(Simple Linear Regression)
1. Introduction
2. Regression with a Single Predictor
3. A Straight-Line Regression Model
4. The Method of Least Squares
5. The Sampling Variability of the Least Squares Estimators—Tools for Inference
6. Important Inference Problems
7. The Strength of a Linear Relation
8. Remarks About the Straight Line Model Assumption

12. Regression Analysis- II
Multiple Linear Regression and Other Topics
1. Introduction
2. Nonlinear Relations and Linearizing Transformations
3. Multiple Linear Regression
4. Residual Plots to Check the Adequacy of a Statistical Model
5. Review Exercises

13. Analysis of Categorical Data
1. Introduction
2. Pearson's x^2 Test for Goodness of Fit
3. Contingency Table with One Margin Fixed
(Test of Homogeneity)
4. Contingency Table with Neither Margin Fixed
(Test of Independence)
5. Review Exercises

14. Analysis of Variance (ANOVA)
1. Introduction
2. Comparison of Several Treatments- The Completely Randomized Design
3. Population Model and Inferences for a Completely Randomized Design
4. Simultaneous Confidence Intervals
5. Graphical Diagnostics and Displays to Supplement ANOVA
6. Randomized Block Experiments for Comparing k Treatments
7. Review Exercises

Appendix A1 Summation Notation

Appendix A2 Rules for Counting

Appendix A3 Expectation and Standard Deviation—Properties

Appendix A4 The Expected Value and Standard Deviation of   X

Appendix B Tables

  • Technical Appendix A presents a few statistical topics of a mathematical nature.  New material on counting rules has been added.
  • Section 4.6 on Bayes’ Theorem has been added
  • New sections have been added to chapter 10: 10.3, Large Samples Inference about Difference of Two Means; 10.4, Inferences from Small Samples: Normal Populations with Equal Variances; 10.5, Inferences from Small Samples: Normal Populations but Unequal Variances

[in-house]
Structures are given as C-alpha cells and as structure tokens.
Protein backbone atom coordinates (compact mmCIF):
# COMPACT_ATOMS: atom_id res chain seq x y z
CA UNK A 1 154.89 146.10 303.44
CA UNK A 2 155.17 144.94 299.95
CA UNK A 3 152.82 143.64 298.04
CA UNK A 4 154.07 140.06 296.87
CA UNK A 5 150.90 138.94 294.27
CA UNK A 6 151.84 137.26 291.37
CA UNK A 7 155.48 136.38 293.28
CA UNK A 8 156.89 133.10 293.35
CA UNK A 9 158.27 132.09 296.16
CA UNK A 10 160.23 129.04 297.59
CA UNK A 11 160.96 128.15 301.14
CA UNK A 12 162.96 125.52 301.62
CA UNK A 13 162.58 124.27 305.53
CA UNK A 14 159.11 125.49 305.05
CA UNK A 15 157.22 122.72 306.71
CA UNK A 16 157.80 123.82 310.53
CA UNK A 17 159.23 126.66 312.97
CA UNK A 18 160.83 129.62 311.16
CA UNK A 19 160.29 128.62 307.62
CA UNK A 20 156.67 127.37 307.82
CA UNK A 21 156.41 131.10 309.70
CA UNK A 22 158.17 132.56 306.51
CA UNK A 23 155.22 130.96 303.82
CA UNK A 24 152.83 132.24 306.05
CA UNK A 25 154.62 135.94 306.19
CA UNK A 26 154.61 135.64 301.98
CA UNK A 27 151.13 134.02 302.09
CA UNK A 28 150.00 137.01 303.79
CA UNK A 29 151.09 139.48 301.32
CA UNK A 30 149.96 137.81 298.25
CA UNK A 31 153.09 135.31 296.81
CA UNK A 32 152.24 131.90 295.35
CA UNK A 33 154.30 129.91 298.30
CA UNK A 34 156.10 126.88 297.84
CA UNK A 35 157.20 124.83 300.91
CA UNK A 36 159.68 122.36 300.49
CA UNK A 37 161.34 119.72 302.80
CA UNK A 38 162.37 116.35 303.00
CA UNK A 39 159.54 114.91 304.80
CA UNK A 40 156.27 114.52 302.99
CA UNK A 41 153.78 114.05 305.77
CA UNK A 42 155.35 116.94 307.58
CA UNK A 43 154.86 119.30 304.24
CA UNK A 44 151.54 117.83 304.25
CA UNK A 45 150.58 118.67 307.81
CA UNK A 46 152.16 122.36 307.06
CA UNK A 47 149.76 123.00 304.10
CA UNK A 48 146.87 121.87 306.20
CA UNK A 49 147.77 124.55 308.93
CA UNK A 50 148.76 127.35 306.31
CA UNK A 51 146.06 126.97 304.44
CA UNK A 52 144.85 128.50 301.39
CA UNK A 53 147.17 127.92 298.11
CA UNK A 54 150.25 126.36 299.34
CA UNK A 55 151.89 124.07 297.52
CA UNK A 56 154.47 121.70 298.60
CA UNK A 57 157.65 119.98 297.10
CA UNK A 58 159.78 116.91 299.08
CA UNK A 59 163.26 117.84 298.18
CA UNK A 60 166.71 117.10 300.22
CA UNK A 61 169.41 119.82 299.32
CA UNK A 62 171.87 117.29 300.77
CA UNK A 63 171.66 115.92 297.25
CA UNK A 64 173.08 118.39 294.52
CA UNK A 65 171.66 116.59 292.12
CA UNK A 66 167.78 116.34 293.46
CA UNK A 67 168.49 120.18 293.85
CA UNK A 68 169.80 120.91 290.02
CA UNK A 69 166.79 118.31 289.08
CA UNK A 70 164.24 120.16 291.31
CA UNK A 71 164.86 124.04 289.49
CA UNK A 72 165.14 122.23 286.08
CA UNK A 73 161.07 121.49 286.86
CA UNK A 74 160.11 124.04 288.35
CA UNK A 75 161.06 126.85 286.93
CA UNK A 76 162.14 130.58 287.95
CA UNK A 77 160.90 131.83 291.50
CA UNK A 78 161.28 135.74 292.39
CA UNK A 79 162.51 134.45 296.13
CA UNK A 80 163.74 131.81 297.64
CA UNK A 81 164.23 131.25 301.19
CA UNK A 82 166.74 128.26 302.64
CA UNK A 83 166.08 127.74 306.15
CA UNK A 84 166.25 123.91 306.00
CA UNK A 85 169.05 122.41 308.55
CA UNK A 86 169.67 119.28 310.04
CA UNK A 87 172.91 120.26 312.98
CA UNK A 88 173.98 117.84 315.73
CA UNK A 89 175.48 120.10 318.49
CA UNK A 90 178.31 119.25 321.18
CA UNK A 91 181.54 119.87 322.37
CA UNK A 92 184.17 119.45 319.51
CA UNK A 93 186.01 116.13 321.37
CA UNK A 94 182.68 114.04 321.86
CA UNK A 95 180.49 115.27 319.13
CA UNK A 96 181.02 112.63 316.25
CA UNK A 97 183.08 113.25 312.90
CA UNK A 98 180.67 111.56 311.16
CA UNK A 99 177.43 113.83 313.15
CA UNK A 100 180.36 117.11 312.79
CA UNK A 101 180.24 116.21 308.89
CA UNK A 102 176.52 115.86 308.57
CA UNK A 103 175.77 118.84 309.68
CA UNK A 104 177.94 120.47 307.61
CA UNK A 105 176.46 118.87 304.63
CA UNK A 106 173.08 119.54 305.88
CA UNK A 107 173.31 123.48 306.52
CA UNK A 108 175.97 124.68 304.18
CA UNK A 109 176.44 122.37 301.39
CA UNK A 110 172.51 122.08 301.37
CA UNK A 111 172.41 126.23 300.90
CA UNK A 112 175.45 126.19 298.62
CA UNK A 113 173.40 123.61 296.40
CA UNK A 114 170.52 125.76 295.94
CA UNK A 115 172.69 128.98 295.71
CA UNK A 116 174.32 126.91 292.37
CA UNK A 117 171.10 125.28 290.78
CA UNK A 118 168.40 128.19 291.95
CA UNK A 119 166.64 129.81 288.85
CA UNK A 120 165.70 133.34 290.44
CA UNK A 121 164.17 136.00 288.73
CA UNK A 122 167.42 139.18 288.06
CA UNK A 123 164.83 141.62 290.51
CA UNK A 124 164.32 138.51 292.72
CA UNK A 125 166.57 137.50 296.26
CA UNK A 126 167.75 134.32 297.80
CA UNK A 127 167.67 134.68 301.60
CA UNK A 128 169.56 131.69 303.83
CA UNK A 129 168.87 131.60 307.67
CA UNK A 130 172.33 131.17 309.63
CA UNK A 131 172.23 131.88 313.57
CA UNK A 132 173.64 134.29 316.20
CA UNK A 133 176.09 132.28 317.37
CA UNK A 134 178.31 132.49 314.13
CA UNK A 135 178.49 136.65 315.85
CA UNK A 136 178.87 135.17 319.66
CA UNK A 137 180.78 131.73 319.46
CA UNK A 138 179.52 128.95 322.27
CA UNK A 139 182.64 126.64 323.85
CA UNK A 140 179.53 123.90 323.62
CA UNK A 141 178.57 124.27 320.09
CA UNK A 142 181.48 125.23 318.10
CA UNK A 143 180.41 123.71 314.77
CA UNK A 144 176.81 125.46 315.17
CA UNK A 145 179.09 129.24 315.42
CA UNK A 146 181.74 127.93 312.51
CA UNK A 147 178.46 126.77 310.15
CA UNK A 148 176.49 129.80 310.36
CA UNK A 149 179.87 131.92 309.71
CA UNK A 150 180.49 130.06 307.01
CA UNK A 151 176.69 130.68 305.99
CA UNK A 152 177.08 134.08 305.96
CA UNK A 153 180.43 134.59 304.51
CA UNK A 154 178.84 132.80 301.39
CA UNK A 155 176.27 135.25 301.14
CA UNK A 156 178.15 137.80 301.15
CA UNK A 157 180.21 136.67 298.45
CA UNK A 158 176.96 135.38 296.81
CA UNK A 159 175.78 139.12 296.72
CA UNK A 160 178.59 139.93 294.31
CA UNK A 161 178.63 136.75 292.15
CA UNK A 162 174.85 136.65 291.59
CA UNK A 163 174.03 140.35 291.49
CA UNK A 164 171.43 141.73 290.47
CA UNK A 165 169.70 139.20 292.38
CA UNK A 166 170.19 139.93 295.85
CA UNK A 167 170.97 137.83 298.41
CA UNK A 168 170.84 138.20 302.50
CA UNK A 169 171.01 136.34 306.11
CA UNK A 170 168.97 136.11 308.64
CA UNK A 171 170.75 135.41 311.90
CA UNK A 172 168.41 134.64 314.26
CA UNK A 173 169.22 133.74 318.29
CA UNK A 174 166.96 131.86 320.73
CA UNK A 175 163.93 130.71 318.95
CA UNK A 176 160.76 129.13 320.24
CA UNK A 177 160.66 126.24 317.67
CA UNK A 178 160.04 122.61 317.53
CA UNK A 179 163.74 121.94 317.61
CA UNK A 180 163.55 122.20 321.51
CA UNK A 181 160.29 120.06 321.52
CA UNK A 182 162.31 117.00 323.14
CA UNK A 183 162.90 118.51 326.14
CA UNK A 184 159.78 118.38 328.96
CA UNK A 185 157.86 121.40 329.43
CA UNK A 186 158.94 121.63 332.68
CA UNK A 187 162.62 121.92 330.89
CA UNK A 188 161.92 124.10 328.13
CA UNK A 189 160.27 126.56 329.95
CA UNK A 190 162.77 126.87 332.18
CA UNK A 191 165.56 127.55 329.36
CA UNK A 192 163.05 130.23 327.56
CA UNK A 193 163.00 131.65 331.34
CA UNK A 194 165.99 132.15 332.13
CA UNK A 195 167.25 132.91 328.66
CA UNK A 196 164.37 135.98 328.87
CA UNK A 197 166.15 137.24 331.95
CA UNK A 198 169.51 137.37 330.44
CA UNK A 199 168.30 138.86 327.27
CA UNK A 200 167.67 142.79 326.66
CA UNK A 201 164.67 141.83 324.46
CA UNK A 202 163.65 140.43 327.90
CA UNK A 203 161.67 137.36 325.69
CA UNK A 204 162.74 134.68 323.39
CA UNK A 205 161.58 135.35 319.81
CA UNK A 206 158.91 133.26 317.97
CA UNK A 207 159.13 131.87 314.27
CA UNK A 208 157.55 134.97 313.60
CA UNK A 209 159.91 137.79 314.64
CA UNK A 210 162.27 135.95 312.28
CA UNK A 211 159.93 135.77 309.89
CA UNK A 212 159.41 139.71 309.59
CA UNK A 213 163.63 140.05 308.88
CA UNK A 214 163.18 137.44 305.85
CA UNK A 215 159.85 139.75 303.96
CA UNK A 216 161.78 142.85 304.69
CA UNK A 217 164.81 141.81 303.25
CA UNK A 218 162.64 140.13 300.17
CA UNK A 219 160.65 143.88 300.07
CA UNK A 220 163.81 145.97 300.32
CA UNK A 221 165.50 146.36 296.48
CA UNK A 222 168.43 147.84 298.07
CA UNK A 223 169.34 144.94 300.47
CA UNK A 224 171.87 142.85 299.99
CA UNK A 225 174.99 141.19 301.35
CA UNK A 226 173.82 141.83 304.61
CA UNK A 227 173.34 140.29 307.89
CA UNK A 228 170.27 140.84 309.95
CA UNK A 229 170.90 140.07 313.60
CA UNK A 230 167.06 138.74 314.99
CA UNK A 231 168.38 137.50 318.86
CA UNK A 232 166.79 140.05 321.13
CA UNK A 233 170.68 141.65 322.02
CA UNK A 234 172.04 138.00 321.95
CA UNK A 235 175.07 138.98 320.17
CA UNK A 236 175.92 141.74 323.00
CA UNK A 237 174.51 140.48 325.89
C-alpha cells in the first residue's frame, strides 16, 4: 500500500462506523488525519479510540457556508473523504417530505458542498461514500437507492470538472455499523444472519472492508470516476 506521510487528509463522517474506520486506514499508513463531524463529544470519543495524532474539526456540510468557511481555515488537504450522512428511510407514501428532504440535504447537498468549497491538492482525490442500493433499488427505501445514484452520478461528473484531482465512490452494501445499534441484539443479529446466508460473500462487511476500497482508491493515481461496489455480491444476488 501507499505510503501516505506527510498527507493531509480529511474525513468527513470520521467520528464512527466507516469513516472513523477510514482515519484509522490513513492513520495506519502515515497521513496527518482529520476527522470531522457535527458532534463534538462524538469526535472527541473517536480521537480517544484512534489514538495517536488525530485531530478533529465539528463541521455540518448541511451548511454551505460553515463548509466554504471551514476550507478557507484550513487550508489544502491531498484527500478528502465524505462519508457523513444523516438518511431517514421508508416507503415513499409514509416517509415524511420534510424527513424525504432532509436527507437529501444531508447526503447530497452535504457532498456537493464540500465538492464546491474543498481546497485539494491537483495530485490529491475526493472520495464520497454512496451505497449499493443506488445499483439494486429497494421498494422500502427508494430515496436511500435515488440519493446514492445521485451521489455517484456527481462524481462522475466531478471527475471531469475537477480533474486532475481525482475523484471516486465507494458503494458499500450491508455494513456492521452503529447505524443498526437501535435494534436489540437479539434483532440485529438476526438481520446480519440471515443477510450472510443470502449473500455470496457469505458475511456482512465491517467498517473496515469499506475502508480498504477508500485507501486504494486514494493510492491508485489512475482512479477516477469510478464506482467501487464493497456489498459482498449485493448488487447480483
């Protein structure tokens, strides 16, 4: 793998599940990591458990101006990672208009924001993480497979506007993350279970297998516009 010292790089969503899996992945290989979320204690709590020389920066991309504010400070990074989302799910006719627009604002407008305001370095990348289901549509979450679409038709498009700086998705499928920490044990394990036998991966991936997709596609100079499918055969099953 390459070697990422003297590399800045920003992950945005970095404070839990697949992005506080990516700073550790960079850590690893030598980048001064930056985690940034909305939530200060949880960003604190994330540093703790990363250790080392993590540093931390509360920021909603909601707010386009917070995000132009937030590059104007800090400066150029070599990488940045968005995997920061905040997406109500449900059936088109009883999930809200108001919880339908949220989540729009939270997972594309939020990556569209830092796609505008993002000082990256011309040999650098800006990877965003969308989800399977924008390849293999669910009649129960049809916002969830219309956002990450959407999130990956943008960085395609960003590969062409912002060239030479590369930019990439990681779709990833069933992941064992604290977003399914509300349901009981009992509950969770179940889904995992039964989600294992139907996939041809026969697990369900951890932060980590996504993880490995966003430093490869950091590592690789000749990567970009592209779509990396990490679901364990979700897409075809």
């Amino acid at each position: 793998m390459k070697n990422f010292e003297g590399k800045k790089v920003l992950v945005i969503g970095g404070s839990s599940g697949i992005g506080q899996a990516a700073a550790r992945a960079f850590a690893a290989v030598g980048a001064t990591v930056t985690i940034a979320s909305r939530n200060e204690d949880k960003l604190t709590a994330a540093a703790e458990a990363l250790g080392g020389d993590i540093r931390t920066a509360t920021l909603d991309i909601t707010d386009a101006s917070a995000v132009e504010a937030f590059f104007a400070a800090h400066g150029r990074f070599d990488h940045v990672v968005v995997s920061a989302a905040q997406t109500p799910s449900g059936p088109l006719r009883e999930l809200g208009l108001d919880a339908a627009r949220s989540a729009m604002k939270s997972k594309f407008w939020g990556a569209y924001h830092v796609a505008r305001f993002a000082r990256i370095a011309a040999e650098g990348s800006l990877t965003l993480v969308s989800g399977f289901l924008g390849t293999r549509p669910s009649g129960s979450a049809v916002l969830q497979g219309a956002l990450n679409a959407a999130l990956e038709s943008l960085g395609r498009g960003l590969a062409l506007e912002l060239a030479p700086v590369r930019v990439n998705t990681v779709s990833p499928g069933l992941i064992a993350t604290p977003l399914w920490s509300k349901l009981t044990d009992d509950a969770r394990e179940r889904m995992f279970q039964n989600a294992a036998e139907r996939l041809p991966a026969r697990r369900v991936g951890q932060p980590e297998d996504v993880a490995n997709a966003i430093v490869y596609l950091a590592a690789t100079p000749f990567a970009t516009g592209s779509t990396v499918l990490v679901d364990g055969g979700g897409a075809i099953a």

• Applications have been updated and many new ones have been added.
·        Crucial elements are boxed to highlight important concepts and methods essential for learning statistics. At the end of each chapter, all of its key ideas and formulas are summarized.

·        A rich collection of examples and exercises is included. These are drawn from a large variety of real-life settings. In fact, many data sets stem from genuine experiments, surveys, or reports.

·        Using Statistics Wisely are important guidelines for using statistics now appear at the end of each chapter.

·        Technology: At the end of most chapters are step-by-step directions for using MINITAB, EXCEL, and the TI-84 calculator. This concentrates the presentation of special purpose instructions so that, with few exceptions, only computer output is needed in the text.

·        Regression analysis is a primary statistical technique so Johnson/Bhattacharyya provides a more thorough coverage of this topic than is usual at this level. The basics of regression are introduced in Chapter 11 and in Chapter 12 this discussion is expanded to methods of model checking, handling nonlinear relations, and multiple regression analysis. Complex formulas and calculations are judiciously replaced by computer output so main ideas can be easily learned and appreciated by students.

·        Computer Aided Statistical Analyses use software packages that can remove much of the drudgery of hand calculation and plotting. They allow students to work with larger data sets, where patterns are more pronounced, and make complicated calculations. In addition to the discussion of some computer output in the text, computer exercises are included in all chapters where relevant.

·        A Convenient Data Bank at the end of the book contains a substantial collection of data. These data sets, together with numerous others throughout the book, allow for considerable flexibility in the choice between concept-oriented and applications-oriented exercises. The Data Bank and the other larger data sets can be downloaded from the book’s Web site.